Monday, October 07, 2019

Dracula Adaptations | Drácula (1931)

Who's in it?: Carlos Villarías and Lupita Tovar.

What's it about?: At the same time Tod Browning filmed his iconic adaptation with Bela Lugosi, Universal also produced this Spanish-language version from the same script and using the same sets, but with different actors and directors.

How is it?: For obvious reasons, it makes the same changes to the novel that Browning's version does, but I like it better in a lot of ways.

It doesn't have Bela Lugosi or Dwight Frye, which is a drawback, but Carlos Villarías makes his own, successful choices as Dracula and Pablo Álvarez Rubio is a perfectly good Renfield. Best of all, Lupita Tovar is a far superior, livelier Mina (renamed Eva) to Helen Chandler's stiff version and since that's always the character I'm most interested in, it lifts the whole production up for me.

There are also extended versions of some of the familiar scenes from the Browning version and even the scenes it has in common are often interpreted slightly differently. This is way more than just a curiosity for completists. It holds up on its own as well as provides a different lens to look at Browning's version through.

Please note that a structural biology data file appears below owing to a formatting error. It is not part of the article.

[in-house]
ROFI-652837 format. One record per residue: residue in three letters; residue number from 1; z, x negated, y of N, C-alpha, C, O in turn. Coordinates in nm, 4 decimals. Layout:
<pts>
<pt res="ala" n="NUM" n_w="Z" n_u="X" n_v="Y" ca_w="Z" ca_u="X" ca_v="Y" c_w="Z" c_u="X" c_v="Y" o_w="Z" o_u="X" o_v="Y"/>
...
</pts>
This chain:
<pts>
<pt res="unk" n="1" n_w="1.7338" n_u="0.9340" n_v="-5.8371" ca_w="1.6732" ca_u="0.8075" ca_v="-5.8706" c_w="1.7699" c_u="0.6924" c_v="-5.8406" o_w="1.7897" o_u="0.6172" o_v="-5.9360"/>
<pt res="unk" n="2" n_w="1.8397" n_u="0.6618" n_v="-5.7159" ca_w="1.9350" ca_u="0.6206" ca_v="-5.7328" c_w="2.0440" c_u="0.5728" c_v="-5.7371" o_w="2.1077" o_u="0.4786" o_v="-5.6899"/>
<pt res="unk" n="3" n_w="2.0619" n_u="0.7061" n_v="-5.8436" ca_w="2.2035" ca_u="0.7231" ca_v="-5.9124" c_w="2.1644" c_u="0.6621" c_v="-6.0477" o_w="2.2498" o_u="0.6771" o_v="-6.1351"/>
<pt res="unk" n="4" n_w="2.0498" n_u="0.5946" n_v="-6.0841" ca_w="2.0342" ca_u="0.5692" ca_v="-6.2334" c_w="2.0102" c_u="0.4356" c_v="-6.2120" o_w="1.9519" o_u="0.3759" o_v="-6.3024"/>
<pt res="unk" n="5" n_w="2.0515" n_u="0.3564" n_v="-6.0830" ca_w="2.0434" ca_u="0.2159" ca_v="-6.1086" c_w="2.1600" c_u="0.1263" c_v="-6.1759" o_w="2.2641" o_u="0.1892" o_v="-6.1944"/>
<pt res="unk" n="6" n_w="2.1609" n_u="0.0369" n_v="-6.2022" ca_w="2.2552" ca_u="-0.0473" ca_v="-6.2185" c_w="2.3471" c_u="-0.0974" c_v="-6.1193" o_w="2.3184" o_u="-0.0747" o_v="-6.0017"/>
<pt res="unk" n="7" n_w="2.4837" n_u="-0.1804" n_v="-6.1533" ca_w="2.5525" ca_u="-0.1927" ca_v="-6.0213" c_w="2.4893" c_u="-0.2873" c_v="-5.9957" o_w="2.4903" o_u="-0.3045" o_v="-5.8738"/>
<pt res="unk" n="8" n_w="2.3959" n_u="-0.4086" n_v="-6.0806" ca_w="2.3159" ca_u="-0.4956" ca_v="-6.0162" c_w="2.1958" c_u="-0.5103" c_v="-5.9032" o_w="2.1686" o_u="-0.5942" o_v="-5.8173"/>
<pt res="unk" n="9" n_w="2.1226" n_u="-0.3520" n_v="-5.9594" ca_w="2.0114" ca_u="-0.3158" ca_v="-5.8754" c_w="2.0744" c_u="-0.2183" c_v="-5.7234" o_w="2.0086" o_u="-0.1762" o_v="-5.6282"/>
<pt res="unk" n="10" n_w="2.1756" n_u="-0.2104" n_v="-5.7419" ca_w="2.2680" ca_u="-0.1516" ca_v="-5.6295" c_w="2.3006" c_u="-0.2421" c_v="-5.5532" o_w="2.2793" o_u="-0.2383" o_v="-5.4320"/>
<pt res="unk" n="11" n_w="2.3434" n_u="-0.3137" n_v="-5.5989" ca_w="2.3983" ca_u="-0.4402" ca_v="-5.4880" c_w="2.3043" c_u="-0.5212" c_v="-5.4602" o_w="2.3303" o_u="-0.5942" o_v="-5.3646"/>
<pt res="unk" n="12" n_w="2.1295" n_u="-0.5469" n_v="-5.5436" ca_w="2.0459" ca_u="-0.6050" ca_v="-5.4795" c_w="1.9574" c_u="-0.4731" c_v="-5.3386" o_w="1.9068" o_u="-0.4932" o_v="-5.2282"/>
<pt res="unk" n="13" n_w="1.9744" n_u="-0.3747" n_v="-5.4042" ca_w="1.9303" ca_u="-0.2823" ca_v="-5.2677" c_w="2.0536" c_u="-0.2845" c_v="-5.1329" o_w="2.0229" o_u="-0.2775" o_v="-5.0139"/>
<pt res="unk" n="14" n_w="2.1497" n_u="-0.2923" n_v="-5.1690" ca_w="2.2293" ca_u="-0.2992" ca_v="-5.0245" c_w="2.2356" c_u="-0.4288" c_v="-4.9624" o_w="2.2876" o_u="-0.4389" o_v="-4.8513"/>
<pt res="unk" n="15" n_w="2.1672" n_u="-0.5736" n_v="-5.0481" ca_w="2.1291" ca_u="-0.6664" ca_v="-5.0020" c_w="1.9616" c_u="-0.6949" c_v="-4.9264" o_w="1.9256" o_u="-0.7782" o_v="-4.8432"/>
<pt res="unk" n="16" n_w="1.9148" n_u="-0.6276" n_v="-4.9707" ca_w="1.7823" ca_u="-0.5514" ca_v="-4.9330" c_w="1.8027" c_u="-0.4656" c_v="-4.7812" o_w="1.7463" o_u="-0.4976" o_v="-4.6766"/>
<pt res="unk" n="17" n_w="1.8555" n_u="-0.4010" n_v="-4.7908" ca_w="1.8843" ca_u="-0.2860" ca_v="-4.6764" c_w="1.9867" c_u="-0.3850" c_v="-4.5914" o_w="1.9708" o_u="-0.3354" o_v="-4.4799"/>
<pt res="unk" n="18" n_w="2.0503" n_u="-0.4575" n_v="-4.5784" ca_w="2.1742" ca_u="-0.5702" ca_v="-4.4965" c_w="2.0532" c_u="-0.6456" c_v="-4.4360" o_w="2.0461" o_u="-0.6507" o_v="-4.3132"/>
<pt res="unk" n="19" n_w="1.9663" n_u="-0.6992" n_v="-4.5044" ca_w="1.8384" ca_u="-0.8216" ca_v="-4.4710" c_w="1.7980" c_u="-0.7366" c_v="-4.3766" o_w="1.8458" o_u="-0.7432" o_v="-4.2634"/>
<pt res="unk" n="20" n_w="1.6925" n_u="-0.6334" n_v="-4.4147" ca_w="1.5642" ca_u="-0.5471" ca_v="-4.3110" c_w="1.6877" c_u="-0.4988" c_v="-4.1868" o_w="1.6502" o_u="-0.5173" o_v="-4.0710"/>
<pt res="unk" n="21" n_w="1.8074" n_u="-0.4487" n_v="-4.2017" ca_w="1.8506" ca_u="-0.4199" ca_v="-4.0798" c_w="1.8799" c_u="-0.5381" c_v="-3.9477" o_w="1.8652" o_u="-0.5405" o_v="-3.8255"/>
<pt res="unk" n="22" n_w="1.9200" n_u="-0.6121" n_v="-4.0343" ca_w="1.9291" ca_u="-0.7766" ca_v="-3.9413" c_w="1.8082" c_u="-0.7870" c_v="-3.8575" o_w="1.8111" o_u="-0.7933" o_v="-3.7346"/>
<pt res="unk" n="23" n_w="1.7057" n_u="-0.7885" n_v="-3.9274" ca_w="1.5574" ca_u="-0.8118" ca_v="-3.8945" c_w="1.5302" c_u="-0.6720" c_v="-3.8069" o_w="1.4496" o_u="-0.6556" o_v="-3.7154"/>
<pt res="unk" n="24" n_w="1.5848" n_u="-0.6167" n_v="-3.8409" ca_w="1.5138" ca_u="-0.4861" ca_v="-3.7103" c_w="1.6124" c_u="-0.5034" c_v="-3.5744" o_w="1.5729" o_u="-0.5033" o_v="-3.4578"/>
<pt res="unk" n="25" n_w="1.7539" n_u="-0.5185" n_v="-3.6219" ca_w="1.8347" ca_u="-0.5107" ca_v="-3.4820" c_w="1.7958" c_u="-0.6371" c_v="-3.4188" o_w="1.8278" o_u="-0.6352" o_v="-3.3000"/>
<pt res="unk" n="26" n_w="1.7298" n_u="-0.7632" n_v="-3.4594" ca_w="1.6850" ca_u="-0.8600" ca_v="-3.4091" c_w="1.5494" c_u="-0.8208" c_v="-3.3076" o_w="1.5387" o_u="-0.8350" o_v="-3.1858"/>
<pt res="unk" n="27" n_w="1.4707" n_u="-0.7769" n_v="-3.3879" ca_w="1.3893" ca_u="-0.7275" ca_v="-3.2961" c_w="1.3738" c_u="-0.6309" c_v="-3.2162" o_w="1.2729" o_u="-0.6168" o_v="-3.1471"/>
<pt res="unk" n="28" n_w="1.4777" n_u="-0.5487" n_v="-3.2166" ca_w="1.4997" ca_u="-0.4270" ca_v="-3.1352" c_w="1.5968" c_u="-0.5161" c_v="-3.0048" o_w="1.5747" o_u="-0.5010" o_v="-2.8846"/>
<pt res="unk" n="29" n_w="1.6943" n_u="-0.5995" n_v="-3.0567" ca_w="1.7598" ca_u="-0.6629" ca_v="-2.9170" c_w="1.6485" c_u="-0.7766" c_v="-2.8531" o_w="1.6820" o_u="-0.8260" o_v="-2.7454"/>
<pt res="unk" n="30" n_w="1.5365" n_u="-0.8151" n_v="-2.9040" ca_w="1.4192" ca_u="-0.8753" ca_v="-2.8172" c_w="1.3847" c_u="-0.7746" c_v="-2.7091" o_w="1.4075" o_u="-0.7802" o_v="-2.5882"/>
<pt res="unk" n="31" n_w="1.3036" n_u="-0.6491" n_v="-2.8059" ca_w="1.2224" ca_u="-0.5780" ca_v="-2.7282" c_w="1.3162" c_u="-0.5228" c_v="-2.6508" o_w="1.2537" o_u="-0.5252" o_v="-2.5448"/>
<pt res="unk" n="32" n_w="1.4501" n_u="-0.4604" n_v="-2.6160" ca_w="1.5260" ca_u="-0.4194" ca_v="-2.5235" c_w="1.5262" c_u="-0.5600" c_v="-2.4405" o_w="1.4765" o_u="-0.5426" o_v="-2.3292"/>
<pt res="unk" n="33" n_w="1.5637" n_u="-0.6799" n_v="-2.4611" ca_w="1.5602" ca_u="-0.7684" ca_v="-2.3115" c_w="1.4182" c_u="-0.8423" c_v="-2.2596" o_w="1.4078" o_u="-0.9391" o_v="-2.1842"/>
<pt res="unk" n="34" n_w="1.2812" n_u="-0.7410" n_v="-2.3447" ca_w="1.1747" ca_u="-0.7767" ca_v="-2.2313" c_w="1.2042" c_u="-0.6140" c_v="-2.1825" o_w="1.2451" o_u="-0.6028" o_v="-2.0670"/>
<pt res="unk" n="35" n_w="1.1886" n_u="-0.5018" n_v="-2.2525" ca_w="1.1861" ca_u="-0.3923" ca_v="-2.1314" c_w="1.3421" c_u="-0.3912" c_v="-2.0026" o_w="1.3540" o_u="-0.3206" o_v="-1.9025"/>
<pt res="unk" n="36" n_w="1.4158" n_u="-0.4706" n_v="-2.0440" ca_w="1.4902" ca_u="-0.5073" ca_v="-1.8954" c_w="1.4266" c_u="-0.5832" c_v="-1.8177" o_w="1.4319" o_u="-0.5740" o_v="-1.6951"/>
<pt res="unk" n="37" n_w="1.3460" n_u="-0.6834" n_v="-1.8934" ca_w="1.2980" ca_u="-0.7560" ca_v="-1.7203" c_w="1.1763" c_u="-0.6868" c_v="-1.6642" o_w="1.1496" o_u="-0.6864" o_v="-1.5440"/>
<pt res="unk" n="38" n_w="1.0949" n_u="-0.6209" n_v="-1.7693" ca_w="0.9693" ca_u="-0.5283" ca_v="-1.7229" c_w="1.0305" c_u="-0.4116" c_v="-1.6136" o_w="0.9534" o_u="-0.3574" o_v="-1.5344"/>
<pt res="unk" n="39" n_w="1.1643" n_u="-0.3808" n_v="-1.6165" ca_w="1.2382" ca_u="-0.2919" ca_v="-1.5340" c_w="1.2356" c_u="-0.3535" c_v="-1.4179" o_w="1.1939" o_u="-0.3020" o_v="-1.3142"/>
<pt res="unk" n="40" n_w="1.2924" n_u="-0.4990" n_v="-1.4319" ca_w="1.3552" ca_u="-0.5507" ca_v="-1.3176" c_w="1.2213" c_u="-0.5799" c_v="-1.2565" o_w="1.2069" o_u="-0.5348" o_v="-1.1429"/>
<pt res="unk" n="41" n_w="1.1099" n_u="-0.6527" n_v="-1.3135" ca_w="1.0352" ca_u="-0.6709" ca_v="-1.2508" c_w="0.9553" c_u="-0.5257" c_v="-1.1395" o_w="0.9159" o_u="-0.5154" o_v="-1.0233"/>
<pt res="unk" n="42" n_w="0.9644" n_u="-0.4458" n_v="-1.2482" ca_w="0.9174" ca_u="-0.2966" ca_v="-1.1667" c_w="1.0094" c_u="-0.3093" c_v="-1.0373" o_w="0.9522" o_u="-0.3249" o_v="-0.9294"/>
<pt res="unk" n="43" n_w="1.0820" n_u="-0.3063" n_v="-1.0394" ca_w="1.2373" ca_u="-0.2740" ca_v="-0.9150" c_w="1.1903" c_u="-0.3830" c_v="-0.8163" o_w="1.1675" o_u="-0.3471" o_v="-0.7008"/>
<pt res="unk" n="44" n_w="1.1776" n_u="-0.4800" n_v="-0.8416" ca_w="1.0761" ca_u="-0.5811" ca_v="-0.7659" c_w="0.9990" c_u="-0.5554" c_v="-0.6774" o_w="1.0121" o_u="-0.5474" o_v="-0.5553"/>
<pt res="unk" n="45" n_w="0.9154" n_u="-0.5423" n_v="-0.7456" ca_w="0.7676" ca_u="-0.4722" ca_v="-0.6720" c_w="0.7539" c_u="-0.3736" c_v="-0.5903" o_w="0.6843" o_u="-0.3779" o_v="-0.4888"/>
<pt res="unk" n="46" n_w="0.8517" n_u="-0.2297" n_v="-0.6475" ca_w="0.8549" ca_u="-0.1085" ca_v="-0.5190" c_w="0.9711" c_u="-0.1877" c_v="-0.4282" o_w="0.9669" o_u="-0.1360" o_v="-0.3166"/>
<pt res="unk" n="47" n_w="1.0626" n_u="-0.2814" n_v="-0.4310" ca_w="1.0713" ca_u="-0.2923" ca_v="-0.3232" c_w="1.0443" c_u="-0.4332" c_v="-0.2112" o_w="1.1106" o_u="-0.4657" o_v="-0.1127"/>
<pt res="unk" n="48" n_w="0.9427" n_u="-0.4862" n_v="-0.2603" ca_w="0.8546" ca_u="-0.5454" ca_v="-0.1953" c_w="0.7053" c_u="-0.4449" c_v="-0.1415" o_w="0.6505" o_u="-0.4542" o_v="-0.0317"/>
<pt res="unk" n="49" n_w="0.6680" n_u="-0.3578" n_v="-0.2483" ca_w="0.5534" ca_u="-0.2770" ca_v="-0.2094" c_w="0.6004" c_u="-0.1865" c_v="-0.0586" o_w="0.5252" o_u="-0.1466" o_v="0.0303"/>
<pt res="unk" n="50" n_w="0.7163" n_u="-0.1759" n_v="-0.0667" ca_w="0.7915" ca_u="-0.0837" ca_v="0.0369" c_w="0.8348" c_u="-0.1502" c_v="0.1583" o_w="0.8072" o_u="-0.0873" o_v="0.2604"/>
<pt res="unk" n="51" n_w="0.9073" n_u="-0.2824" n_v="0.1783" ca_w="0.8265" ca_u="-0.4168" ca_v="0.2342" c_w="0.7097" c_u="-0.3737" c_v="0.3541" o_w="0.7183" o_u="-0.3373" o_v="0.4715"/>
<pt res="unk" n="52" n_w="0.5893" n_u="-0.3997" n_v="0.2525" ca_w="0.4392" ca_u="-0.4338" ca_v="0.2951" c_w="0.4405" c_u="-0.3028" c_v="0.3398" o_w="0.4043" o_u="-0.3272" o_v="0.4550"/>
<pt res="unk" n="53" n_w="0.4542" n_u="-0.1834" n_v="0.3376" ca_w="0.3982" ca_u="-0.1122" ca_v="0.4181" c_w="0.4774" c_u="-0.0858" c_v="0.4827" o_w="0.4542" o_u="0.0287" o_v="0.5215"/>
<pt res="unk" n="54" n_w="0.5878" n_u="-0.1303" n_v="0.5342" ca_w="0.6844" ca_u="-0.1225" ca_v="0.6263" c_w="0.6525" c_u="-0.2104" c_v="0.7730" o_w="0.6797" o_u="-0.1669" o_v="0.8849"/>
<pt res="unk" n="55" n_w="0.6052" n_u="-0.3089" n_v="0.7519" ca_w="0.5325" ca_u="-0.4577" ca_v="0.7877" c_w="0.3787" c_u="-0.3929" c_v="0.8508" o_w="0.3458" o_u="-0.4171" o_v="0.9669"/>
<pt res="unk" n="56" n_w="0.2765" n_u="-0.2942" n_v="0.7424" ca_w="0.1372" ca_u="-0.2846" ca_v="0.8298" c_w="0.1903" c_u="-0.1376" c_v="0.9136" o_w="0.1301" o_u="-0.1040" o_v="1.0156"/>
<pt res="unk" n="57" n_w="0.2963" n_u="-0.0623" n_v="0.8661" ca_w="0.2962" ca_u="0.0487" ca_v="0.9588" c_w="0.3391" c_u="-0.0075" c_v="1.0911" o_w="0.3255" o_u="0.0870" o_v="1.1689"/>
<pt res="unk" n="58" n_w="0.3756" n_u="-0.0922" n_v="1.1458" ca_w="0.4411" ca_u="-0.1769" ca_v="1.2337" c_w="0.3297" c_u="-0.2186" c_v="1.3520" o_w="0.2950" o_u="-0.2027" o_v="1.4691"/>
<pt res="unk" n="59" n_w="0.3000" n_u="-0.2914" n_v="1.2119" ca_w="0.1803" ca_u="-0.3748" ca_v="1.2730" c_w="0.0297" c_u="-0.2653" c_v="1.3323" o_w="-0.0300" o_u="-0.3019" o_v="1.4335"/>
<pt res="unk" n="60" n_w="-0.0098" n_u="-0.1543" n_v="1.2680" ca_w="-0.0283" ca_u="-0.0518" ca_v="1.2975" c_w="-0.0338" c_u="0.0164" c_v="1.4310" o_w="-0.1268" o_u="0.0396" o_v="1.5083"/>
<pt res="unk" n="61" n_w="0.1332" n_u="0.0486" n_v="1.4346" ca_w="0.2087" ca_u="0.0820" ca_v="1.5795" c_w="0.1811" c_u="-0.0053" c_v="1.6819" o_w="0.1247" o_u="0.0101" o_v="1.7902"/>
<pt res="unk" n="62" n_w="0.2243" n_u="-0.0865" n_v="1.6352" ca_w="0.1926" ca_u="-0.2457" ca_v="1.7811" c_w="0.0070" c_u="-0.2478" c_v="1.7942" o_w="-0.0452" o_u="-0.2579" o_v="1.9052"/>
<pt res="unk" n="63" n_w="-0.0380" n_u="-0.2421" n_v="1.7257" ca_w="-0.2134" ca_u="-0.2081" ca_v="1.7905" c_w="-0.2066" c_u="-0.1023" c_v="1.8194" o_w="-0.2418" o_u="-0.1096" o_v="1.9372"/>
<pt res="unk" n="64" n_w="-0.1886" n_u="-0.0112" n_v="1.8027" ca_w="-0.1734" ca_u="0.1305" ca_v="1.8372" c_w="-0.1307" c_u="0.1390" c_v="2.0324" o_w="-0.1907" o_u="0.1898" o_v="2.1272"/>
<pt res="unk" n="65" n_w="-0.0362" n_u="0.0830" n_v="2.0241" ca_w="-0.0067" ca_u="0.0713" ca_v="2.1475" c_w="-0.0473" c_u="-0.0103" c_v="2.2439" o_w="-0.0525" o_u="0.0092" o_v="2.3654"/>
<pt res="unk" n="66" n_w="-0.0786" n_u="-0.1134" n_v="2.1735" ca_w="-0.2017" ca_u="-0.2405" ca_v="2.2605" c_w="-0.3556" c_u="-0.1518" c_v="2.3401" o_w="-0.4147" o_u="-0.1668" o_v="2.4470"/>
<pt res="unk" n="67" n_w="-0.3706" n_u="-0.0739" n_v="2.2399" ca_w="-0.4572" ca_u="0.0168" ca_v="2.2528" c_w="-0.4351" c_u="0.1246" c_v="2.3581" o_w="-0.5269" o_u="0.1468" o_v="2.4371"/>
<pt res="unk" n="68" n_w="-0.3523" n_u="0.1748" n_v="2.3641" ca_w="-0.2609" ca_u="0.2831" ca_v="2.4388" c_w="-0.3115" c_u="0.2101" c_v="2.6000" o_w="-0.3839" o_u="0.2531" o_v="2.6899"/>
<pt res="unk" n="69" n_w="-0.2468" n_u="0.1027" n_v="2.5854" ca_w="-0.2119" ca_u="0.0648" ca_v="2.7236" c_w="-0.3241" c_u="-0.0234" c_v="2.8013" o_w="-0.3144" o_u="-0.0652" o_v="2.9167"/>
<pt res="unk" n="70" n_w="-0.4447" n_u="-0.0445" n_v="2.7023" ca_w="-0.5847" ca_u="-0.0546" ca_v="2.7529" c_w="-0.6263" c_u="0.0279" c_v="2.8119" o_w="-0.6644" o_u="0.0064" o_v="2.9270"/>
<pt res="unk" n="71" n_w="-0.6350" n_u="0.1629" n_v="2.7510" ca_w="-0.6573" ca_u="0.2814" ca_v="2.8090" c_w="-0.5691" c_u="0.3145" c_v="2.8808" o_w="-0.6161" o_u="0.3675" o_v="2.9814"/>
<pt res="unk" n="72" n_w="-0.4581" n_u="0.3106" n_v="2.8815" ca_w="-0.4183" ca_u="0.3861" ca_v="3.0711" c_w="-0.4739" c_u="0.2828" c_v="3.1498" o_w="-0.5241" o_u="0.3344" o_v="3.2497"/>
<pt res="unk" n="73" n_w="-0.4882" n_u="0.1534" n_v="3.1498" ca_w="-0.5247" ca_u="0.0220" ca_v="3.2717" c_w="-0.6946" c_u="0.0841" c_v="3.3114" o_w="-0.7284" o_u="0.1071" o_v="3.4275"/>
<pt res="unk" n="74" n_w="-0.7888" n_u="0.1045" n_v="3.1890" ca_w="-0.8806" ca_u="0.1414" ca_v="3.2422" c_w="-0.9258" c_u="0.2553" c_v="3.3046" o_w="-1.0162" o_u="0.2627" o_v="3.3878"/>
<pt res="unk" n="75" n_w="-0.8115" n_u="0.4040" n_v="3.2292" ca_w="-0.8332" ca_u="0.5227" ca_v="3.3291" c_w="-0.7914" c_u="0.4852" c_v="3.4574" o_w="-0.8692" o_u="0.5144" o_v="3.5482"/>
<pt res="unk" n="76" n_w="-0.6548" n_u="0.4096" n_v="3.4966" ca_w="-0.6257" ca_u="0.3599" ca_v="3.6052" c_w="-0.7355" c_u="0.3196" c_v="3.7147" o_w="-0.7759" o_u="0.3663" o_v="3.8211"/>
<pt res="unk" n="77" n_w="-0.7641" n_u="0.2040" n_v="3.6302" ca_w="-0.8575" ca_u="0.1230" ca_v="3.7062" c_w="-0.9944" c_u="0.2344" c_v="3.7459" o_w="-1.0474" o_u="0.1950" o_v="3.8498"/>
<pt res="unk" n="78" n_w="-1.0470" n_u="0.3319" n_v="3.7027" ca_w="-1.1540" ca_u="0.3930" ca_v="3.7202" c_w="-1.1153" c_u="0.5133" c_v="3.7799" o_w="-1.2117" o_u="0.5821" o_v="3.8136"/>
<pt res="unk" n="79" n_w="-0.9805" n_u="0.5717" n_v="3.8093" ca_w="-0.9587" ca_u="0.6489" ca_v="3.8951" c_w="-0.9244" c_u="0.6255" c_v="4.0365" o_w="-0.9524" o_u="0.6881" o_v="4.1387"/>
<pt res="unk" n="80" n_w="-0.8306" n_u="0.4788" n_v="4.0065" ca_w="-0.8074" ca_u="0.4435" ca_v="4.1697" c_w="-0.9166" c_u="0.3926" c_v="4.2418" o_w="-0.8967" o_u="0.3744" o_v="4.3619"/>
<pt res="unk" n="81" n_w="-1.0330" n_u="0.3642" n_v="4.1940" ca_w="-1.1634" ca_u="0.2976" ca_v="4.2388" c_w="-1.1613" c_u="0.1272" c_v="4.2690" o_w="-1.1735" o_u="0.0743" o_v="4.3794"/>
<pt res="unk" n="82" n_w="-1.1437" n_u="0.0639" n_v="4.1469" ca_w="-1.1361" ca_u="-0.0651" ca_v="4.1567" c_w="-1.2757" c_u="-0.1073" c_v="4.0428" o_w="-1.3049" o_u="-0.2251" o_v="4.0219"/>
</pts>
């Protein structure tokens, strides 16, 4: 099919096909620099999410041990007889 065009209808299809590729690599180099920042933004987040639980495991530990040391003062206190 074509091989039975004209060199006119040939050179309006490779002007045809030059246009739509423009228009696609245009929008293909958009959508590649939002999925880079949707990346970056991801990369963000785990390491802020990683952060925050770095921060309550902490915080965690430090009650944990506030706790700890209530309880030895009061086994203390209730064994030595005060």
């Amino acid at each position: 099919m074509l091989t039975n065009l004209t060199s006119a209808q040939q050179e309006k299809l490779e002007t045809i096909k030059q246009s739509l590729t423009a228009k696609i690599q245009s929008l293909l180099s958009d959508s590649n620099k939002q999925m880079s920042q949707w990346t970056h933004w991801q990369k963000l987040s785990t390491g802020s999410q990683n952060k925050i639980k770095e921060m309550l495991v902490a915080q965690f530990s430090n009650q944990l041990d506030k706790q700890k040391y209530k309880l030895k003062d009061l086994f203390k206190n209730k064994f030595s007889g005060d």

Rating: Four out of five Minas


Erik Johnson Illustrator said...

I’m struggling to find something to compare this to, were you have two simultaneous versions filmed at the same time. I imagine this happened because sound technology was still relatively new , otherwise dubbing or subbing would have been the way to go to reach the international market.

The few clips I’ve seen make it seem more dynamic and less restrained than the English version. The recognizable sets makes it feel less like a remake and more like a cover version.

Caffeinated Joe said...

Haven't seen it, myself. But with you now, I have only heard good things about this version. Did it not do well for Universal? I never hear of them doing this again on say Frankenstein or anything.

Michael May said...

I never even thought about that, Joe. Why DON'T we have a Spanish version of Frankenstein? Huh.

Erik, I like your cover version analogy. It's like a mariachi version of Swan Lake.


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